Sharp Eye on the Temperature Guage
If you read my last guest blog, you’ll remember that I was over the moon about being able to change the oil on our 1989 Catalina (Universal 25 XP). Well, that was one of the easy jobs! A few weeks back as we were motoring back into the harbor after a delicious sail off Long Beach, I glanced at the engine temp gauge and noticed it was 240 degrees. Yep, panic set in and I quickly shut her down!
Most likely culprit? The impeller. Marc successfully showed me how to replace the impeller (we always keep spare parts on board) and then we knew we were going to have to get to the heat exchanger! Project for another day!
Cleaning Out the HX
Of course, the “another day” arrived and armed again with my favorite site on maintenance for our Catalina 34’ (www.realitycheck.me) we prepared for a BIG project. Thanks again to Steve and Rebecca for such great explanations, instructions and photos!
One of the first steps was getting all of the coolant out of the engine. Once that was done, it was safe to remove the heat exchanger. We replaced a couple of hoses at the same time though it probably wasn’t necessary. I knew I would need new gaskets for the ends of the heat exchanger and they were readily available from Catalina Direct. I was so curious to see what would be in the heat exchanger!! Indeed, we found a good chunk of the pencil zinc anode that had broken off and lots of pieces of impeller!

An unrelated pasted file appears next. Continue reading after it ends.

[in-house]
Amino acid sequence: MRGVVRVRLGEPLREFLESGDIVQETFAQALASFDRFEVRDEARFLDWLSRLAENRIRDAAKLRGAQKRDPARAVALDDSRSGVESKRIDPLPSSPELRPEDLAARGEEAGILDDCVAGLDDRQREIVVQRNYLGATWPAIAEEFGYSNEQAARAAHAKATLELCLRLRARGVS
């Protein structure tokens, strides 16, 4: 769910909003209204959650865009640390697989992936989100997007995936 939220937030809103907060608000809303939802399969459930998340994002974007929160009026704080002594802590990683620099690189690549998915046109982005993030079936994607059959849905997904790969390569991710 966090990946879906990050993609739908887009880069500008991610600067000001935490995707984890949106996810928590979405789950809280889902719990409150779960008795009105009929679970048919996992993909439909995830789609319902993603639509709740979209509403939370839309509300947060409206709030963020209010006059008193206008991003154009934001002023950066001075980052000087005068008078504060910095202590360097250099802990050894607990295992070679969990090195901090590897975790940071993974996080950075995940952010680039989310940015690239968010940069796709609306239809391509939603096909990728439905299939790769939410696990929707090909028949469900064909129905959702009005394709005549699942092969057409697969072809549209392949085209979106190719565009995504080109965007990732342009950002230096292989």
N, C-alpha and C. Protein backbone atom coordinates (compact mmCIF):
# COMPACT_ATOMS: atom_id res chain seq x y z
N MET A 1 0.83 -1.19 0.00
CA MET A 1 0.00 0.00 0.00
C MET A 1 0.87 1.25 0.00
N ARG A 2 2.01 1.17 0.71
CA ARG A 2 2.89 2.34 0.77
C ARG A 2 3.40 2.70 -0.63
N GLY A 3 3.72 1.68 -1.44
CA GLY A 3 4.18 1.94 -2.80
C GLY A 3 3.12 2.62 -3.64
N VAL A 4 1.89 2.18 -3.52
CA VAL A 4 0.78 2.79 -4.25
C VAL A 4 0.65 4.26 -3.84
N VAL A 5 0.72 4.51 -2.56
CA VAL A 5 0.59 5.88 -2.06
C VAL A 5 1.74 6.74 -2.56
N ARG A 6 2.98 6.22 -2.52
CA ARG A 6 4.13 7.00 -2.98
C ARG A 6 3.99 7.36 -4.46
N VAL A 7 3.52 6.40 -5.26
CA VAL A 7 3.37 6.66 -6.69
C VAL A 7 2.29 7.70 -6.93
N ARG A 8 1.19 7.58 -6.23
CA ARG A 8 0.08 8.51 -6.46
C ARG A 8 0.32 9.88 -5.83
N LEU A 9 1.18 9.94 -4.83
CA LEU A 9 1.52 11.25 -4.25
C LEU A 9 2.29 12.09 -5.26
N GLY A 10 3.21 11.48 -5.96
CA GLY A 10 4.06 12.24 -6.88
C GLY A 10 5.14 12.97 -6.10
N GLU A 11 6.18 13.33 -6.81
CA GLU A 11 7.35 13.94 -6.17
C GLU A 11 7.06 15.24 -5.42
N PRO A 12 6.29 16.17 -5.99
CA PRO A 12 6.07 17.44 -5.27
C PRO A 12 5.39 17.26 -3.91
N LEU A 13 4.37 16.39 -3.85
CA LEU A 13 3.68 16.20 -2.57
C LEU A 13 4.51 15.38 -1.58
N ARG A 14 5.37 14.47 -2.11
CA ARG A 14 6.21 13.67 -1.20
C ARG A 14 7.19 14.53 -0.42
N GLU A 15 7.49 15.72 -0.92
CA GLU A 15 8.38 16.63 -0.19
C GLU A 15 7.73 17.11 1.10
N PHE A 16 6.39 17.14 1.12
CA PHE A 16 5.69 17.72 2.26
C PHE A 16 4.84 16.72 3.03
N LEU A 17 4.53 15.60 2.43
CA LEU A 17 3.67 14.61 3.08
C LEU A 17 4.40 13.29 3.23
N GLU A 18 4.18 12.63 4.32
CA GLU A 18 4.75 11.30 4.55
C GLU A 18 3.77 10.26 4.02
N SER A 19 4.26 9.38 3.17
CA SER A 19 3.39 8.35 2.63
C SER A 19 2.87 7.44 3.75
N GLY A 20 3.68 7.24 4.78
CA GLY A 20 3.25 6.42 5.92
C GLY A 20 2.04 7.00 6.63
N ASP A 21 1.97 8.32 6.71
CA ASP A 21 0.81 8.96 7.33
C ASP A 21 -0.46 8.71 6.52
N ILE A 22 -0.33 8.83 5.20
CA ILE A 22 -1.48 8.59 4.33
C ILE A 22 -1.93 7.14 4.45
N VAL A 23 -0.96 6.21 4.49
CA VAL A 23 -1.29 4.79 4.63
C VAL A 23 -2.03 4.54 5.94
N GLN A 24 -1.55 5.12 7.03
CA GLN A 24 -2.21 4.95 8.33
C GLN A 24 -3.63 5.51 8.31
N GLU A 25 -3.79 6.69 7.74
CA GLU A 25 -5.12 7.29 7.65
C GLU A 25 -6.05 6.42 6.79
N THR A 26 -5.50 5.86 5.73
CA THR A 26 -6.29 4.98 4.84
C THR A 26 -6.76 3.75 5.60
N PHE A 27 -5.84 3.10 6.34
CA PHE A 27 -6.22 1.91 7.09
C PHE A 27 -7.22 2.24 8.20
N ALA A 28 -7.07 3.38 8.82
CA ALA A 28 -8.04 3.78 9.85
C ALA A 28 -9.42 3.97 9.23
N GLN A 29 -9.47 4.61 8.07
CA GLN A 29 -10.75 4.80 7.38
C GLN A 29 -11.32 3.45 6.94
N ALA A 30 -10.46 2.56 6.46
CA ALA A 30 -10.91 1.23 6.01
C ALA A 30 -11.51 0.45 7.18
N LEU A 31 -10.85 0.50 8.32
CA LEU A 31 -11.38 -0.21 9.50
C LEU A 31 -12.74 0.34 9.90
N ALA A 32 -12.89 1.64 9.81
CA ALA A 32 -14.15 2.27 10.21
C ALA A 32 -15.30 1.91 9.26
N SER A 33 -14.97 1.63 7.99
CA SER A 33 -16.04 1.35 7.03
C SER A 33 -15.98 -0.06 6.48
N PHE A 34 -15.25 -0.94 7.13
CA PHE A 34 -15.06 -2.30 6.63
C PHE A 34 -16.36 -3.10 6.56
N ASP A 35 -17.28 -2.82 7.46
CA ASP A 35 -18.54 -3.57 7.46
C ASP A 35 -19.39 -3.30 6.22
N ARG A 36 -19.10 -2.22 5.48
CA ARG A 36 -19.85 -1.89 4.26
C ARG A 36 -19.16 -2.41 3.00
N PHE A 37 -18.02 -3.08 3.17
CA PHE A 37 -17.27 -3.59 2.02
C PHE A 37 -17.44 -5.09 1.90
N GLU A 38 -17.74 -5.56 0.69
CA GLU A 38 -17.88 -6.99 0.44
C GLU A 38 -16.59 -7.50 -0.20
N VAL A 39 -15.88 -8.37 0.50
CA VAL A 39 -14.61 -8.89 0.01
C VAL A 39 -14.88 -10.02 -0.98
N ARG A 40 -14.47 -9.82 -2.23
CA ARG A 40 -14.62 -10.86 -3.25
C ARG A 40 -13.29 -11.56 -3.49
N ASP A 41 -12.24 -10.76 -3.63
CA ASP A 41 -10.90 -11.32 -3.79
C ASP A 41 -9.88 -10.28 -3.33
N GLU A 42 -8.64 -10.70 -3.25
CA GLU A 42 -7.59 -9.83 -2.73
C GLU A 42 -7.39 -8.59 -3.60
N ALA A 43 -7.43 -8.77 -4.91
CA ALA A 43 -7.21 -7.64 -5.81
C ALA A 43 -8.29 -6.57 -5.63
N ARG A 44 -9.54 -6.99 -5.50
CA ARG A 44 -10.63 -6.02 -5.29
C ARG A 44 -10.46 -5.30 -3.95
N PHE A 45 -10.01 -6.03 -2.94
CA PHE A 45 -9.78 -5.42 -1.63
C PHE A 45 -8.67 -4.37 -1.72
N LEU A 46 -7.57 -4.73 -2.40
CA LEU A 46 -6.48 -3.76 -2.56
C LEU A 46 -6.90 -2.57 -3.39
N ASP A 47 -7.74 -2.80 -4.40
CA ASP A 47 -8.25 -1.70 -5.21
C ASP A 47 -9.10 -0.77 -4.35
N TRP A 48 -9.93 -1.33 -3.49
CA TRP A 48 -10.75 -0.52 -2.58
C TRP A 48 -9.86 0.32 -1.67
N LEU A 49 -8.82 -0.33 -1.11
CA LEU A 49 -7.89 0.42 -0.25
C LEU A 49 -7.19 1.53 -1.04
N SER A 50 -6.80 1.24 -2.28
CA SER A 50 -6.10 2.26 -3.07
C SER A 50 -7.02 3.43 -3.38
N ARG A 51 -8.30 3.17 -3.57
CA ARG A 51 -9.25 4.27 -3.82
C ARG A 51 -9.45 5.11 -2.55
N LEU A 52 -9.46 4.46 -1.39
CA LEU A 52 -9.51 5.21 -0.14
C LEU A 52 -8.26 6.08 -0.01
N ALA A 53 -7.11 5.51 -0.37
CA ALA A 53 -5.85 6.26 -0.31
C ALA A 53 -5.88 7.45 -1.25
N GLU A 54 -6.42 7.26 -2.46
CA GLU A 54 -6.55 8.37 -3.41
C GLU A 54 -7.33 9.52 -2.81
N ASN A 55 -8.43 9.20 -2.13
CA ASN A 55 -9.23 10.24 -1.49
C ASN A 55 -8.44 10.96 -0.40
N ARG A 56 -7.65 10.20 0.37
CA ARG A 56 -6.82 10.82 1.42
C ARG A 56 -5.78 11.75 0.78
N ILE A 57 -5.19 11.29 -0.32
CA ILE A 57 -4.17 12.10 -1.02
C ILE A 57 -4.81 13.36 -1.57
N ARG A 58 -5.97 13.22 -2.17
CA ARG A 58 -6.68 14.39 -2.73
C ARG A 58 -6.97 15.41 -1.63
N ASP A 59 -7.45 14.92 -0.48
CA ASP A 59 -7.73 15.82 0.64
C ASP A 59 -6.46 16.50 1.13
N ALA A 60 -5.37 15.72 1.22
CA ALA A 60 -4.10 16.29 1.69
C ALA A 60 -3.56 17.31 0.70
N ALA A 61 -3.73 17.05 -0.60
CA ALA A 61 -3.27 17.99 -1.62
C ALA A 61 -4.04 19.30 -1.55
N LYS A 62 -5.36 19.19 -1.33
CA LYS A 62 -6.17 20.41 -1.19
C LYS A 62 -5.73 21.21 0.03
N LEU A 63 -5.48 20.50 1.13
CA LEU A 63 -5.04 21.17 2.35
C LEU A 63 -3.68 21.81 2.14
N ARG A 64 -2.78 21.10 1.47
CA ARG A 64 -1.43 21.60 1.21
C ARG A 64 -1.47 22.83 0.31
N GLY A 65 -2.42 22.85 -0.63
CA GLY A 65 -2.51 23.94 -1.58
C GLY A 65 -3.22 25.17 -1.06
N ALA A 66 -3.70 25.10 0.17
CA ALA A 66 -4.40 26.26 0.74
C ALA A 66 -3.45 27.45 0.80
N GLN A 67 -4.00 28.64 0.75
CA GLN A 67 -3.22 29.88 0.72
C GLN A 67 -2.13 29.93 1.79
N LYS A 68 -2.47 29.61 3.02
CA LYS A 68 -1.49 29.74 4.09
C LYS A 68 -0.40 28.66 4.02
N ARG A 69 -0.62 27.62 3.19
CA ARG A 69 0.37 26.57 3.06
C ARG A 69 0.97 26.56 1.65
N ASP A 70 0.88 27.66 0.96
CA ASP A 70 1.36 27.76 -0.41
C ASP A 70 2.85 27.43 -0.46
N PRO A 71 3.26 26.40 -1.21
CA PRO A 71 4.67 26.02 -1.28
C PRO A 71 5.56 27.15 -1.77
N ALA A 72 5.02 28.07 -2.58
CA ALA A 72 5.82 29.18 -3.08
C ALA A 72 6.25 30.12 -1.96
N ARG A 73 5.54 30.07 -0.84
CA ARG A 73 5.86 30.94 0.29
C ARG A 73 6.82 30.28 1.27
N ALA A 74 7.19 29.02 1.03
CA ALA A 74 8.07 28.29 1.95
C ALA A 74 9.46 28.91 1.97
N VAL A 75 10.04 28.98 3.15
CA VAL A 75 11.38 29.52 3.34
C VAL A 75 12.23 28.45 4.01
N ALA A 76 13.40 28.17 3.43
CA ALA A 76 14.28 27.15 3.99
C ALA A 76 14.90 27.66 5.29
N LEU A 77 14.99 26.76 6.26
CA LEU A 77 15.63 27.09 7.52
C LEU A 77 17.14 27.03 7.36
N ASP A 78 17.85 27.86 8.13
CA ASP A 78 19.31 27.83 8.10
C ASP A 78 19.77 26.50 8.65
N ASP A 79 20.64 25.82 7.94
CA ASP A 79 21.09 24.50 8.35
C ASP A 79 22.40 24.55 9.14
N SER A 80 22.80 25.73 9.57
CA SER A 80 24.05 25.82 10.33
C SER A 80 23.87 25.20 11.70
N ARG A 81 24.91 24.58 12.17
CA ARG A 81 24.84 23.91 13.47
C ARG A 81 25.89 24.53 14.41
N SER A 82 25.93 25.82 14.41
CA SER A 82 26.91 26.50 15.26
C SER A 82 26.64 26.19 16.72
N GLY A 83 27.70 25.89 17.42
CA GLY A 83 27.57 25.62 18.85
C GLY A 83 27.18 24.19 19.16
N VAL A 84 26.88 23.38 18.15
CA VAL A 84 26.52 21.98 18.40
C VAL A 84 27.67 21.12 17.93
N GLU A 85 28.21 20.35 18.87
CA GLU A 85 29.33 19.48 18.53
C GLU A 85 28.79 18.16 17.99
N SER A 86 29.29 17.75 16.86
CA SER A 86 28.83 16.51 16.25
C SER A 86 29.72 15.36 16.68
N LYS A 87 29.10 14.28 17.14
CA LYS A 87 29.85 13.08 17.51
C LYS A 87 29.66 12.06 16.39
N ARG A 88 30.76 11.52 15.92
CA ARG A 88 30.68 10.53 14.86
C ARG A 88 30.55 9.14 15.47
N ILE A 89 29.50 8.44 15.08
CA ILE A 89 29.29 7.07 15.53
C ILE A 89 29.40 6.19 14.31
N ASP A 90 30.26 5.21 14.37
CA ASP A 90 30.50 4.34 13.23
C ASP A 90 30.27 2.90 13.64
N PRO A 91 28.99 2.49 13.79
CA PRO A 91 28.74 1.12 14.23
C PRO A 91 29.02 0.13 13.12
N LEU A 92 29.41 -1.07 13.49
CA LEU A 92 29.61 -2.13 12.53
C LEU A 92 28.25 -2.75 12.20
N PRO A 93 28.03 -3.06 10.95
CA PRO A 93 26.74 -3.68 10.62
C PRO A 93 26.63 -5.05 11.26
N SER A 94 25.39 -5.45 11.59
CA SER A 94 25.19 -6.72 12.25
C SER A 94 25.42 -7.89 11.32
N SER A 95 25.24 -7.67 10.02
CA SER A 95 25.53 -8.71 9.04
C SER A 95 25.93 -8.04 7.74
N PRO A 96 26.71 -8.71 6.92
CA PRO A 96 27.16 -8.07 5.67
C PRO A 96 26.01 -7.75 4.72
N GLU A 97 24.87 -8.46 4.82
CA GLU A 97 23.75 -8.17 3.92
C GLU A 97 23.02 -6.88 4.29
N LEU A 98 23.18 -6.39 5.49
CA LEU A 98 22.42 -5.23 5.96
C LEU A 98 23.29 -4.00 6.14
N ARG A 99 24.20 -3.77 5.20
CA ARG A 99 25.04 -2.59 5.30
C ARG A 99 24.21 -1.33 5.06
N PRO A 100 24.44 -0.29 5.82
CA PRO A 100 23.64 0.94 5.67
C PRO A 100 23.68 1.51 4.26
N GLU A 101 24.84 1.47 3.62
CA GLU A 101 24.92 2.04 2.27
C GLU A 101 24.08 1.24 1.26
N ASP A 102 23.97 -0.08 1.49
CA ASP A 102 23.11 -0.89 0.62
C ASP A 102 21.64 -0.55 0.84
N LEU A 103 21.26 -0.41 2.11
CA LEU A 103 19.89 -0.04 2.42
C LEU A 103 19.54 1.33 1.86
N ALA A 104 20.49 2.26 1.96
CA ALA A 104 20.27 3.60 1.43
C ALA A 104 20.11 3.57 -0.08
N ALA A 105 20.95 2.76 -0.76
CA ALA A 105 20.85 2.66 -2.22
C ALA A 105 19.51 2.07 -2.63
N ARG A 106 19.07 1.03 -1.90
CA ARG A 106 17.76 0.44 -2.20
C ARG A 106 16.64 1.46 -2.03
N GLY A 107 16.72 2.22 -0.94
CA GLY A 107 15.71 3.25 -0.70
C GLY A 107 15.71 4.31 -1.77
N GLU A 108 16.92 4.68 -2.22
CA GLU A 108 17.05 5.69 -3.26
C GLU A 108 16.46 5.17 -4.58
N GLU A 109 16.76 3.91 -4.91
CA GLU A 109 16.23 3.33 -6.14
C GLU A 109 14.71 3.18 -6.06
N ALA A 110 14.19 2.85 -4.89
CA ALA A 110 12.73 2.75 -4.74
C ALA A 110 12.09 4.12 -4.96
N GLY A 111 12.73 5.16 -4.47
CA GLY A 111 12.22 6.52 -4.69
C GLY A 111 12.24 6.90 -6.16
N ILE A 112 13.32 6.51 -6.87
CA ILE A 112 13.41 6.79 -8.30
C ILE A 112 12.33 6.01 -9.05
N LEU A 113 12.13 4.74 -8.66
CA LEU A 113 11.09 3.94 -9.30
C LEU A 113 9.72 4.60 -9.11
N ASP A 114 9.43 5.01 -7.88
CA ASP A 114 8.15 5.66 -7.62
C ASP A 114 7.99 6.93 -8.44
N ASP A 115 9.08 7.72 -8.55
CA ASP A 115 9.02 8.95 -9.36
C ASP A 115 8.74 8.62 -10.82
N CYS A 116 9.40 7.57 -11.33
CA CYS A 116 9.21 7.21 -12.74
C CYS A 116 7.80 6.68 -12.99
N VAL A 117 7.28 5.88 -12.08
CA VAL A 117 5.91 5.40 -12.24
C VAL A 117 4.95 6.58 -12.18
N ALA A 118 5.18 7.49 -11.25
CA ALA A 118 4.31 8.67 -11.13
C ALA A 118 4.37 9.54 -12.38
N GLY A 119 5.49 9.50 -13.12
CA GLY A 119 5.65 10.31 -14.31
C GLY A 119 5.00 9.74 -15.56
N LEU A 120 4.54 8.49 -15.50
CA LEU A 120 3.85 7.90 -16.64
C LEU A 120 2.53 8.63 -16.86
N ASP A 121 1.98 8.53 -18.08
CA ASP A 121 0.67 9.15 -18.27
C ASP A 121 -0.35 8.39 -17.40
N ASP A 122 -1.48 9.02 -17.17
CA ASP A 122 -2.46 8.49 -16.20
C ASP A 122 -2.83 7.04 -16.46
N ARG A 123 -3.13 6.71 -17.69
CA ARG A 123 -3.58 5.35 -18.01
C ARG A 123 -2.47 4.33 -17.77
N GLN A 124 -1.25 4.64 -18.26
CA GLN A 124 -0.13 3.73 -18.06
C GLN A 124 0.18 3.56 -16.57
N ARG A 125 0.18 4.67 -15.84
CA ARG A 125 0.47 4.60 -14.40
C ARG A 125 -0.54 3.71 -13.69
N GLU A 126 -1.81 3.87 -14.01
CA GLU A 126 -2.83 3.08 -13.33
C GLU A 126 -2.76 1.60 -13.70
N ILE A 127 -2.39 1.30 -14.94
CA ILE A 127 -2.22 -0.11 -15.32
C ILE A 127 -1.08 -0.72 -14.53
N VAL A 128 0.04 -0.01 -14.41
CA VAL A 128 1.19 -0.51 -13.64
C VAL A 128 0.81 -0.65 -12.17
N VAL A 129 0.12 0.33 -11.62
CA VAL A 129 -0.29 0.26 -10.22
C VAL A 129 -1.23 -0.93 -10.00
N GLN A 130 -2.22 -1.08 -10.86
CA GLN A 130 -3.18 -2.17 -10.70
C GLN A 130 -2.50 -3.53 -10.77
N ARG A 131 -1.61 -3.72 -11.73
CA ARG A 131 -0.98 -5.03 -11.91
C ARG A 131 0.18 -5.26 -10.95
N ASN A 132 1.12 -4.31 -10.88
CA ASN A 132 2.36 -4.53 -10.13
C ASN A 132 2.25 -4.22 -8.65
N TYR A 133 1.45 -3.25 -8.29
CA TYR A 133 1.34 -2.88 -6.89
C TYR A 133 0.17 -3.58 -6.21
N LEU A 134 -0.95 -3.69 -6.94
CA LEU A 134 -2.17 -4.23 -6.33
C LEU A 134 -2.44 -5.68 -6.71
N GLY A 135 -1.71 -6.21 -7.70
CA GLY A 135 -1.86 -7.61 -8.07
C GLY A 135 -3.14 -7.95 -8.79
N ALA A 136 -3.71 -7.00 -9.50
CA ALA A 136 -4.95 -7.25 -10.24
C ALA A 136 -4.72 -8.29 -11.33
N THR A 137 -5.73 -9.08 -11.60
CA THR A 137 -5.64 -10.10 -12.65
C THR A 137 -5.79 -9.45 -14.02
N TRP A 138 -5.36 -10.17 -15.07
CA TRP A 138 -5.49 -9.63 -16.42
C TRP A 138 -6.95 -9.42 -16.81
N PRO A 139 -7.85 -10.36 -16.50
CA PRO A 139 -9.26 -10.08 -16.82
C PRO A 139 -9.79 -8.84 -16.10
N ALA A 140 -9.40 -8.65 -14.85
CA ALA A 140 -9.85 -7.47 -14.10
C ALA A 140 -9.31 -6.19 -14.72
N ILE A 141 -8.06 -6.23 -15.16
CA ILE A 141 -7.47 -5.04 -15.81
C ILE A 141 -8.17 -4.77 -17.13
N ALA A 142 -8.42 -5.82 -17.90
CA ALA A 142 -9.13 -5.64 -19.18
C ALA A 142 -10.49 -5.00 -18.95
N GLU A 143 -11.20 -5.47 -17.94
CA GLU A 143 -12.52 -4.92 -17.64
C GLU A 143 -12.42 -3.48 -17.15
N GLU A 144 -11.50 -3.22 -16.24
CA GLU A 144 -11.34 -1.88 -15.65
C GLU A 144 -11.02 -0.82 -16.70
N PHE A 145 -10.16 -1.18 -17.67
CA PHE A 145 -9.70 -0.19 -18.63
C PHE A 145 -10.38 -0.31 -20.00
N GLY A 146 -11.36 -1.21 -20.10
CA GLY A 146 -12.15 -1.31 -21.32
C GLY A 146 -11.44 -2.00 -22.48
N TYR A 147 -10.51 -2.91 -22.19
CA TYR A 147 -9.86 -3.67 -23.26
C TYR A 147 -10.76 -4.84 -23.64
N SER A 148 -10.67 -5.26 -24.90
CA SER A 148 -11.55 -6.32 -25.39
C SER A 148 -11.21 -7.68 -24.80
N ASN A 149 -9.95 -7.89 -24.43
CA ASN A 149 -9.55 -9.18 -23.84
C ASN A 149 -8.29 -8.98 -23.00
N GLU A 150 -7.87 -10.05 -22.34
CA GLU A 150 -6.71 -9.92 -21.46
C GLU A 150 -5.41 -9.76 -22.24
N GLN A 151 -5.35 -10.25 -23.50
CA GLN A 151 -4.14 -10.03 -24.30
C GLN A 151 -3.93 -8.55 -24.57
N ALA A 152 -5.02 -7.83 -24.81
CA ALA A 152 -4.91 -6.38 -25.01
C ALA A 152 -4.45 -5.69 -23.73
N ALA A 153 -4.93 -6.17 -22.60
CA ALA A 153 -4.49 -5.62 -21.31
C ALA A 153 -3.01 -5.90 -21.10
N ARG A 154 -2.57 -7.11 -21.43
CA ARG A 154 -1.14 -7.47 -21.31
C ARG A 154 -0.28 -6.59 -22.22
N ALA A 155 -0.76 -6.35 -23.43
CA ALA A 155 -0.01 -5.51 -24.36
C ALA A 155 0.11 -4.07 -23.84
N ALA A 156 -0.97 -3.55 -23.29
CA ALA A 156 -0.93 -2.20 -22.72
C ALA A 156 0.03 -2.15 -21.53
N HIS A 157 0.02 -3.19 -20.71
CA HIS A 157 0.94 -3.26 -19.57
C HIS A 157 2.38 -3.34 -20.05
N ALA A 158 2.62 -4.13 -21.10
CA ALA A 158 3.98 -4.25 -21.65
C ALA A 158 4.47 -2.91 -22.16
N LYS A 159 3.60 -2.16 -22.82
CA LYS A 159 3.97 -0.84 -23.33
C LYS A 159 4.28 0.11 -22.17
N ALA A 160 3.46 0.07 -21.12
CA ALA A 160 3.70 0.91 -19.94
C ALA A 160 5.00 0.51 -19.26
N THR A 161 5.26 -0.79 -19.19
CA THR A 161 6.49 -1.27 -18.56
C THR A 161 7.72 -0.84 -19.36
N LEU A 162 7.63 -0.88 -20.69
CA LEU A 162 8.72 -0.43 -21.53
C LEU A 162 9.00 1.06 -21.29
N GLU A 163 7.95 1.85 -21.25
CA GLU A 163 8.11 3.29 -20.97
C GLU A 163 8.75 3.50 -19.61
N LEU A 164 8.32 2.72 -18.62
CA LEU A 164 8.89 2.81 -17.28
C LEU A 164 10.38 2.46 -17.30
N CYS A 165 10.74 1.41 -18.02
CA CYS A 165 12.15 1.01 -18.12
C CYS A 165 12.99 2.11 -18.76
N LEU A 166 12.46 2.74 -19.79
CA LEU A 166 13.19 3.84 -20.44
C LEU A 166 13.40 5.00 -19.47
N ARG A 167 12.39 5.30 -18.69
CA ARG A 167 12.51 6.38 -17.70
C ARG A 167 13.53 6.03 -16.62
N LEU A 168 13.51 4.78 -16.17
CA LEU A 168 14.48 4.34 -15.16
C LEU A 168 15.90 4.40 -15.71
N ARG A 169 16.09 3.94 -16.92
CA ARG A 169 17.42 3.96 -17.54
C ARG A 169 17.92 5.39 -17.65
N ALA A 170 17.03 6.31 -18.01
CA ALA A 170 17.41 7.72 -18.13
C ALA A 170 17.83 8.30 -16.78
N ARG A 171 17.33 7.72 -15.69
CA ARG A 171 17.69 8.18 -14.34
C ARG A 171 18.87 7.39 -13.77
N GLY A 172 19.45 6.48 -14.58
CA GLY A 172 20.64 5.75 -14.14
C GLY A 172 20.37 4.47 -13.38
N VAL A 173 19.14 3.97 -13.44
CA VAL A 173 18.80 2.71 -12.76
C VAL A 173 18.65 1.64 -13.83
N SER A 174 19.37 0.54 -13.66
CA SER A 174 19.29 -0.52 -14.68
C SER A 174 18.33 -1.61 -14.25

After cleaning out the HX, I flew into artistic mode with a burgundy scotch bright pad, scrubbing all the corrosion off the end caps til they were as shiny as a brand new penny!
She Looks Pretty, Burps, and Runs Cool
I cleaned up the heat exchanger by using a wire brush as per Steve’s advice then, the really fun part, I painted the heat exchanger Old Ford Blue! It looks beautiful! Put the gaskets on the end caps, sealed everything up and Marc and I worked together to clamp the heat exchanger and hoses back on. We filled the coolant and started the engine…. Oh no!! Overheating! We tried a couple of things, when my brilliant Captain thought there might be an airlock where we previously had the water heater. That was the ticket! We released the air (burp!) from that and we were in business! It’s so important to get that heat exchanger off and cleaned out if you have lost a zinc or have bits of impeller that have broken off. While it was challenging and an almost all day project for us, being the first time, when we have to do it again, it will be so much easier!
Chrissie - First Mate